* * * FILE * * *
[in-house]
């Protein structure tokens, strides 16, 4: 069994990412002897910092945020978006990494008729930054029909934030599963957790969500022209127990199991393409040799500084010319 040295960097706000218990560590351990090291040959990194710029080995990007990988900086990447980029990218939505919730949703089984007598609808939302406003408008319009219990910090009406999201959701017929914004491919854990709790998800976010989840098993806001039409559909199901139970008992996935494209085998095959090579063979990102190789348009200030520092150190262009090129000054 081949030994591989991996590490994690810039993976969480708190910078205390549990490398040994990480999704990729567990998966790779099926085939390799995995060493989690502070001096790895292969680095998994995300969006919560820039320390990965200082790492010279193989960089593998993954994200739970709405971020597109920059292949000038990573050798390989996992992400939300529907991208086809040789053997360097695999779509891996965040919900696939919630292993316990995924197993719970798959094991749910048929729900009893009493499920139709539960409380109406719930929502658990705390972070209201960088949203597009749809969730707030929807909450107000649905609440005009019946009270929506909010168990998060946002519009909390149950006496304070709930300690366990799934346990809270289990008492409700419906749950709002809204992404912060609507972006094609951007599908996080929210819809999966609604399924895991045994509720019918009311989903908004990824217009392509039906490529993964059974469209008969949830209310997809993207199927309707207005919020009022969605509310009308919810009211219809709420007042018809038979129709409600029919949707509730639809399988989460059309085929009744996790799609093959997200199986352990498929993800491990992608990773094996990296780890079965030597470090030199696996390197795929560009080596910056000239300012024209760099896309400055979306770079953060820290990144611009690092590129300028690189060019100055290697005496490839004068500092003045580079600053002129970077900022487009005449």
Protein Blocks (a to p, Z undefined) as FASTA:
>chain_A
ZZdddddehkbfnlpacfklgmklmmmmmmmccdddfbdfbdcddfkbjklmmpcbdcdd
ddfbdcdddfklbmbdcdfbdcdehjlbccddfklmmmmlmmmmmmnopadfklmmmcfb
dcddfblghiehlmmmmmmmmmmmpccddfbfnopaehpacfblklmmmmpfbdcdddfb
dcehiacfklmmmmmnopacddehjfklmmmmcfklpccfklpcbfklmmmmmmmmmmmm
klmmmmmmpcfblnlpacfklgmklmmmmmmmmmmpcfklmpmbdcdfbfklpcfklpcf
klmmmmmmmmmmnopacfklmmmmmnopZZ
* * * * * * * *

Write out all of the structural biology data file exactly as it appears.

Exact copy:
[in-house]
């Protein structure tokens, strides 16, 4: 069994990412002897910092945020978006990494008729930054029909934030599963957790969500022209127990199991393409040799500084010319 040295960097706000218990560590351990090291040959990194710029080995990007990988900086990447980029990218939505919730949703089984007598609808939302406003408008319009219990910090009406999201959701017929914004491919854990709790998800976010989840098993806001039409559909199901139970008992996935494209085998095959090579063979990102190789348009200030520092150190262009090129000054 081949030994591989991996590490994690810039993976969480708190910078205390549990490398040994990480999704990729567990998966790779099926085939390799995995060493989690502070001096790895292969680095998994995300969006919560820039320390990965200082790492010279193989960089593998993954994200739970709405971020597109920059292949000038990573050798390989996992992400939300529907991208086809040789053997360097695999779509891996965040919900696939919630292993316990995924197993719970798959094991749910048929729900009893009493499920139709539960409380109406719930929502658990705390972070209201960088949203597009749809969730707030929807909450107000649905609440005009019946009270929506909010168990998060946002519009909390149950006496304070709930300690366990799934346990809270289990008492409700419906749950709002809204992404912060609507972006094609951007599908996080929210819809999966609604399924895991045994509720019918009311989903908004990824217009392509039906490529993964059974469209008969949830209310997809993207199927309707207005919020009022969605509310009308919810009211219809709420007042018809038979129709409600029919949707509730639809399988989460059309085929009744996790799609093959997200199986352990498929993800491990992608990773094996990296780890079965030597470090030199696996390197795929560009080596910056000239300012024209760099896309400055979306770079953060820290990144611009690092590129300028690189060019100055290697005496490839004068500092003045580079600053002129970077900022487009005449």
Protein Blocks (a to p, Z undefined) as FASTA:
>chain_A
ZZdddddehkbfnlpacfklgmklmmmmmmmccdddfbdfbdcddfkbjklmmpcbdcdd
ddfbdcdddfklbmbdcdfbdcdehjlbccddfklmmmmlmmmmmmnopadfklmmmcfb
dcddfblghiehlmmmmmmmmmmmpccddfbfnopaehpacfblklmmmmpfbdcdddfb
dcehiacfklmmmmmnopacddehjfklmmmmcfklpccfklpcbfklmmmmmmmmmmmm
klmmmmmmpcfblnlpacfklgmklmmmmmmmmmmpcfklmpmbdcdfbfklpcfklpcf
klmmmmmmmmmmnopacfklmmmmmnopZZ